Important Notes of Dehradun Trip – Nov 1976

Posted By Author on October 4, 2011

Important Notes of Dehradun Trip

When I opened my baggage, I found a red plastic covered small pad given by Ramanidada for writing in presence of Baba.  On this pad I wrote the dictation 17/11/76 and later copied it in the diary.  As usual various matters were discussed between Baba and me.  I jotted down points in the pad to be elaborately written in diary. As the pad was misplaced and the activity was hectic, it remained to be written in diary.  Only dictation was immediately transferred to the diary.  I put code word C in the margin. I now elaborate those points.

1.             C stood for Confession. Baba was sitting on the concrete Bedi adjoining the northern wall.  We were two alone and when I asked that of what use it was to hide his identity from me when it was becoming obvious to others. Baba became grave and in a serious and pensive mood expressed, “Yes Suresh. But mind it. I am no more that boyish and ambitious Subhash.” I nodded.  It was a red-letter day and end of my research project in which I invested my youth, money, time and physical & mental energies for fourteen years. (By now total forty-seven years spent on this project. Chandrashekhar Dandge and Prabhakar Wadodkar since 1962 till today helped me through thick and thin.)

2.             Baba was seated on the Bedi.  Chandrashekhar and others were present.  He was annoyed by the old trouble of sleuths of the Intelligence Department.  He became angry and said write to the President. “What this Fakruddin is doing?” He was so upset that he could not resist his resentment.  Then he blurted, “Suresh, just now go and bring Vijaya.” I knew Vijaya means Vijayalaxmi Pandit living near us.    Chandrashekhar and I got up.  Took the opportunity. Hardly I walked ten paces and Baba told me to halt and return.  Then he said Indira had already warned Intelligence Department not to cause any trouble to Mahatmaji (Baba).  He got this information from a very high source.  Perhaps one Mr. Mukherjee was head of the Intelligence Dept.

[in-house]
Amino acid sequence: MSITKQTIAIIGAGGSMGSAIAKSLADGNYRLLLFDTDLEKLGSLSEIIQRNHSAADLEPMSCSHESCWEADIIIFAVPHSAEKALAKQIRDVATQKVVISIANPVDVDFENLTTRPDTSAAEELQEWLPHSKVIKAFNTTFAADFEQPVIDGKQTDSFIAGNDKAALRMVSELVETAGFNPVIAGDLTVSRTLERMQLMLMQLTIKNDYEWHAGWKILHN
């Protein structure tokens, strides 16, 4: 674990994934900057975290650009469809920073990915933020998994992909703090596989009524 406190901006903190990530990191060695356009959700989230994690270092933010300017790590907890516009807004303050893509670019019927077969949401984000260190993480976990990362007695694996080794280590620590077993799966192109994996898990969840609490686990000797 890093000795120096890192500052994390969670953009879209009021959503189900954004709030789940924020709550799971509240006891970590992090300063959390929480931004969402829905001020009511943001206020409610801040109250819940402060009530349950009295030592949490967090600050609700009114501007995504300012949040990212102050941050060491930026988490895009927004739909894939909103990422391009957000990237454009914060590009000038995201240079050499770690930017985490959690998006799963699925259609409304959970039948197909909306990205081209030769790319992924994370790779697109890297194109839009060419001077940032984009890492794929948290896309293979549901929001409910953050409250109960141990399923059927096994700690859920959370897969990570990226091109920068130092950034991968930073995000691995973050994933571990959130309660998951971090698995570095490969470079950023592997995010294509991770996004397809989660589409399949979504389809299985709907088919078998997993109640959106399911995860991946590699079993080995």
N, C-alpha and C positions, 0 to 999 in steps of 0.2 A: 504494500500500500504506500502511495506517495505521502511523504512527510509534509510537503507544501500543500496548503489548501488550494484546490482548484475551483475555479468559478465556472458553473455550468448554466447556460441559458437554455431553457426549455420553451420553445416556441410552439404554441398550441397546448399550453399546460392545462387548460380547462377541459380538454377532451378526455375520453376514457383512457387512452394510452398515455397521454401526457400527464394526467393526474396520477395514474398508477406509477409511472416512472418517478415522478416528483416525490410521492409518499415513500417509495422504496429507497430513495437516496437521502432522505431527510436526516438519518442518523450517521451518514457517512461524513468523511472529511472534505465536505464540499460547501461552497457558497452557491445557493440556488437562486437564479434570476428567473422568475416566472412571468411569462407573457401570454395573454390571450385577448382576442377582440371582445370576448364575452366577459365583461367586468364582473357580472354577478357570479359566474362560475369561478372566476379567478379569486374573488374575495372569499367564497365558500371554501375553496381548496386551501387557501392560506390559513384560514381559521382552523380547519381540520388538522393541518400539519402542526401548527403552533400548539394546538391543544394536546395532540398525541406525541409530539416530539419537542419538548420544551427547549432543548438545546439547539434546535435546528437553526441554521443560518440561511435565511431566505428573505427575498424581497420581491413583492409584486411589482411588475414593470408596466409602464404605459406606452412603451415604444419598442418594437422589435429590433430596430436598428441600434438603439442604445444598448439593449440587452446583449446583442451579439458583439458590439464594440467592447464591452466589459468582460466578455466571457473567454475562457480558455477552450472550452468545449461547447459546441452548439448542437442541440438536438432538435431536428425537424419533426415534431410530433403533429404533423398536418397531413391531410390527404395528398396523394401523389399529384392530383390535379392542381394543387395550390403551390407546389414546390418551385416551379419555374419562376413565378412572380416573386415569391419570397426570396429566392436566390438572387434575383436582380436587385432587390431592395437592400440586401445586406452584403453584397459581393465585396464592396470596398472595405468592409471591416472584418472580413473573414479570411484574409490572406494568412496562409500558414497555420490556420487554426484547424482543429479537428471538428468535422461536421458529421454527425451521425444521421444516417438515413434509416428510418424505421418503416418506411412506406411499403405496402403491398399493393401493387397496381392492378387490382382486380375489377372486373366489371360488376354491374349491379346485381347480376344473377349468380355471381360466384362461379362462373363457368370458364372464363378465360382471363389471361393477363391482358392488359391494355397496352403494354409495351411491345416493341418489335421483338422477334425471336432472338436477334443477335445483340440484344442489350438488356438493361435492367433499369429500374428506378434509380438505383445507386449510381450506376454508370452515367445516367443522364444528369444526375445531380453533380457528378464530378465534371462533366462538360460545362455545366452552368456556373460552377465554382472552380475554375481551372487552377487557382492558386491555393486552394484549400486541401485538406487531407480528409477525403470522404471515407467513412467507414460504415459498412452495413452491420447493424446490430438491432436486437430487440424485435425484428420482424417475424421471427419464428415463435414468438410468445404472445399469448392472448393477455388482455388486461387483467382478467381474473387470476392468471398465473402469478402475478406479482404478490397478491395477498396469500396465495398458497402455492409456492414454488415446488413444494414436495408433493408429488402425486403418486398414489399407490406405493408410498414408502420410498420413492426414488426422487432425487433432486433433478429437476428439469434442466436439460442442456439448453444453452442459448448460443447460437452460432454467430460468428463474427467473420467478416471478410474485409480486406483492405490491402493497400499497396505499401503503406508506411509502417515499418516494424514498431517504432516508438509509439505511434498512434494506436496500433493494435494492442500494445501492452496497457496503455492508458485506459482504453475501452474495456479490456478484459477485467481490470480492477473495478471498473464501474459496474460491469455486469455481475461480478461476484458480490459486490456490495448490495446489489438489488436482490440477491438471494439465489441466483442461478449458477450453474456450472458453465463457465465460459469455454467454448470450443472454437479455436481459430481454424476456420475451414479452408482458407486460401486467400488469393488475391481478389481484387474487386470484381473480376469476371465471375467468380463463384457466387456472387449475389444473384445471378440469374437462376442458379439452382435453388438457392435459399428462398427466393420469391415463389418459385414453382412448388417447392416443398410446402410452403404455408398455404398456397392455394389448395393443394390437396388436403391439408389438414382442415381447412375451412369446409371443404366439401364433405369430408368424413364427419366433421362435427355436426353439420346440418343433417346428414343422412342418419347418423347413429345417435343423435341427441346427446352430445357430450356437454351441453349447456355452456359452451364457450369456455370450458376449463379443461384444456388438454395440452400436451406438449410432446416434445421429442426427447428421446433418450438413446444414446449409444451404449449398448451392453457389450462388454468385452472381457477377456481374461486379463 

3.             Baba was in brightened mood.  I mentioned bus stop known as ‘Kath Bangla’ to reach at the destination. Baba then told the story of Kath Bangla. He narrated that Rabindranath Tagore’s eldest son had some scandal and to avoid ignominy and society he was made to stay at this wooden cottage.  From wooden cottage the word became common as Kath Bangla. Kath means wood. Bangla means bungalow.

4.             One Mr. Jawaharlal Sharma from Delhi visited our place regularly.  He was a high Government Official and sent lot of money here. There was another Sharma, a regular visitor from Dehradun city.  He was a middle class man.  He was impressed and said to me that I was very favourite of Baba and in future going to be a big man.  I laughed.

5.             I walked down to village Rajpura. It is a Tibetan settlement.  Ladies were weaving carpets.  Beautiful.  Most of them were for export.

6.             Monetary crunch was a perennial affair for Baba. His personal needs were bare.  A couple of set of dhoti and shirt, shawl, sweater, cigarettes, lemons, two simple meals, fruits and sweets as per availability of funds.  Milk a must.  Glasses for reading, walking stick, umbrella, socks, shoes, reed-mat, a cotton bag and tin with chord, daily newspapers and books to read, two volumes of Life Divine of Shri Aurobindo, Bhagvat Gita, and a Bengali Almanac. However his living was very aristocratic. Charity was in his blood. Hospitality was extraordinary. Every visitor was always served with tea, snacks or food. While spending money there was no budget.  Never bothered about next day.  Some tinge of old age was manifest in his memory.  He would repeat certain stories already told to me.  For example from money scarcity he related the story of Chandrashekhar Azad. How he worked with old Mahant to get money after his death. He was frustrated to see Mahant of eighty years doing five hundred sit-ups daily. So he left, etc.

7.             Baba enquired about the welfare of Prabhakar. Dr. P.N. Wadodkar, my friend from Amravati who attended to him at Melghat and visited Gangtoli too.